New technology developed by a spin-out from the Technical University of Denmark can give insights into materials properties that were previously only available by using high-powered X-rays sourced from a synchrotron, according to its developers. The technique allows non-destructive testing of samples which are undergoing processing, all within a laboratory setting, and could be valuable for the development of lightweight metals and ceramics with applications in aerospace and power.
X-ray studies are important for developing new materials, because they give information about the arrangement of atoms within the sample and how this structure is related to the material properties. However, such studies generally require the use of a synchrotron to provide the type of X-rays needed to probe the sample. Such facilities are scarce, and time needs to be booked on them to perform studies. Moreover, there is limited opportunity to study processes taking place in the sample, for example the formation of cracks in the structure, because the facilities are generally remote from the lab where the samples are made and studied.
Xnovo technology, based in Køge, Denmark, has developed a module which adds onto a standard X-ray microscope — a standard piece of equipment in many modern materials laboratory — which it claims can provide comparable results to synchrotron studies for many types of sample. “In a synchrotron, we use monochromatic X-rays,” Xnovo chief executive Erik Medjal Lauridsen explained to The Engineer. “You essentially throw away 95 per cent of the energy flux, because you are producing so much flux from these high-power sources, and then use your single wavelength to produce about 2000 projections of your sample. When we thought about bringing this to a laboratory X-ray source, we had to find a way to compensate for the much smaller flux that you produce. The trick was to use every single photon that come put of the source; the entire spectrum that the source produces.”
The advantages of this include providing much more information in a single image, but that information has to be processed to understand it, he added. It also means that many fewer projections are needed to extract information from the sample. “We only need a few hundred frames instead of a few thousand, so we can spend more time on each frame. A scan takes 2-20 hours, but normally 8-10 hours. Synchrotrons are optimised, so they take about half an hour. We consider eight hours a reasonable time for a lab system, because of the increased convenience.’
Xnovo has worked with optics specialist Zeiss to develop the module that attaches to the X-ray microscope (Zeiss manufactures this equipment), but the company’s main expertise lies in the algorithms to decipher the X-ray diffraction patterns, Lauridsen said. “We started by developing these algorithms for the synchrotron, and that experience helped us to develop the software for the lab system. During the processing we figure out what X-ray energy the different diffraction signals correspond to, which effectively separates out all the diferent X-ray frequencies.” The processing system is also contsined within the module.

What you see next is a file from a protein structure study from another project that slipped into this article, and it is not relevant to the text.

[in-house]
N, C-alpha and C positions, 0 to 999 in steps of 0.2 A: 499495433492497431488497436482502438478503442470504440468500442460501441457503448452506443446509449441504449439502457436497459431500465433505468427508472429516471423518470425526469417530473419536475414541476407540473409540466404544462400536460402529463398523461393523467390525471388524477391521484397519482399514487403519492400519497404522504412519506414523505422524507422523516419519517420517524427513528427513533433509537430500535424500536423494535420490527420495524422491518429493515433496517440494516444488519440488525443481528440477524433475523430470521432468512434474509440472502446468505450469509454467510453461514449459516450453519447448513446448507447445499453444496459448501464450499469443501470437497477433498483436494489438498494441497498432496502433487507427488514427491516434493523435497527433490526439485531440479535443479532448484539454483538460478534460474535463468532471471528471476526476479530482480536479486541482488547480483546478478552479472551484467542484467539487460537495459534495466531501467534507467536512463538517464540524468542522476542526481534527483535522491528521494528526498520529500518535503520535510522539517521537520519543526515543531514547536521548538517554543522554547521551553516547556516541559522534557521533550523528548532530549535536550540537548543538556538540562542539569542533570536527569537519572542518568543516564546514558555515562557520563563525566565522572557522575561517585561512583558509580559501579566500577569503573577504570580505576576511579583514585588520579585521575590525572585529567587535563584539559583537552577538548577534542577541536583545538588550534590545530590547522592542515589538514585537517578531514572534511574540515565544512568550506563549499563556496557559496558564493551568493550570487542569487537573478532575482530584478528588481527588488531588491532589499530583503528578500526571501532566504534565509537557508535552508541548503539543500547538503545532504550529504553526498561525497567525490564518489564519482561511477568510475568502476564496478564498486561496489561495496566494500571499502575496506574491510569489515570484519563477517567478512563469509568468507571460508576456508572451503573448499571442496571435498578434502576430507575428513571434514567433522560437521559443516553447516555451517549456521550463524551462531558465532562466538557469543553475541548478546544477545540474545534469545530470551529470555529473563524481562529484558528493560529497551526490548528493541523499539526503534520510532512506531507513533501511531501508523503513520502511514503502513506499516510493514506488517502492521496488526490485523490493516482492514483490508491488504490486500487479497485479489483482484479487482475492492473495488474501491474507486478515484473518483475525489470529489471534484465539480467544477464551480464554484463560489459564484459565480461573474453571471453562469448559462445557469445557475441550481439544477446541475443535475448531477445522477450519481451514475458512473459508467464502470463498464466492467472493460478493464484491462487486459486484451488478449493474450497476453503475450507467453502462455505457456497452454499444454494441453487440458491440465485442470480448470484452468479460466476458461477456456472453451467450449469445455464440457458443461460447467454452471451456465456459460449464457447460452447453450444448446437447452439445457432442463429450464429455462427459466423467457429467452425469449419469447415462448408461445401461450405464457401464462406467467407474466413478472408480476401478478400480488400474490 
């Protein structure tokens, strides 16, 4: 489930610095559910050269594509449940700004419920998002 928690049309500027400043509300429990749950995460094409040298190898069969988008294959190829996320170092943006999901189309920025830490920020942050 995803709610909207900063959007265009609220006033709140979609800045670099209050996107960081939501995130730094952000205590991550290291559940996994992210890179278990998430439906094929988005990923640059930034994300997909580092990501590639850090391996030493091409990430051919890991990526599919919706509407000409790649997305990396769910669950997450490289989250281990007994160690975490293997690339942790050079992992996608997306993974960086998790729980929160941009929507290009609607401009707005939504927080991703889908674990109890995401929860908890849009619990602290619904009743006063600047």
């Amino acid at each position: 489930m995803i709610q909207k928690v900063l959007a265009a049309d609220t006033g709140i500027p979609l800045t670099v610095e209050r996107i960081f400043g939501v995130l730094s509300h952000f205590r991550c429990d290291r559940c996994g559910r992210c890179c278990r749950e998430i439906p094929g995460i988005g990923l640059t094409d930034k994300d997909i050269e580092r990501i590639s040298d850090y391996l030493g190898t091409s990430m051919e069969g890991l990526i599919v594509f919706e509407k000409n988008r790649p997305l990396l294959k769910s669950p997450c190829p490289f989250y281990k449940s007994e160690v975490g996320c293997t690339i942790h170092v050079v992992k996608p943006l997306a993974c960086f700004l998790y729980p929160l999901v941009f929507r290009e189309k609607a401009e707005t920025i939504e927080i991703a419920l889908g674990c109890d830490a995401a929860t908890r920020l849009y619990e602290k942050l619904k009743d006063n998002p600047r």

The grain size in the sample is limited, Lauridsen said. “The smallest size we have proven is of the order of 20micron, we could go smaller but we’d have to expose for longer. There the synchrotron has an advantage; it can go down to 4-5micron; but most of the experiments at a synchrotron are in the 30-100micron grain scale. Officially, we recommend 40micron grain sizes.”
The system, which is called LabDCT (diffraction crystalline tomography), and works with Xnovo’s 3D Grainmapper software, will be particularly useful for subjects undergoing change. ‘If you’re annealing a sample, you can easily look at it at different stages of the process and see how crystals are forming, without having to destroy the sample; that can be valuable when you need a specific alignment of crystals for specific properties.” Lauridsen said. “If you’re interested in failure mechanisms, with a synchrotron you haven’t been able to correlate the crack propagation to the surrounding microstructure. You can look at crack propagation, by initiating a crack and looking at how it moves through the sample; but one big advantage here is that the system is 3D, so it also gives information on the material surrounding the crack. This is valuable, because to stop a crack propagating, you need control of the surrounding structure.
Prof Philip Withers of the University of Manchester, who works in fields including metal matrix composites and welding of aluminium, nickel and titanium has been testing the system and is enthusiastic about its potential. “The unique capabilities of the module and the software will definitely help to accelerate our research,” he said. “It can significantly contribute to a better understanding and optimisation of materials within a large range of industries and sciences.”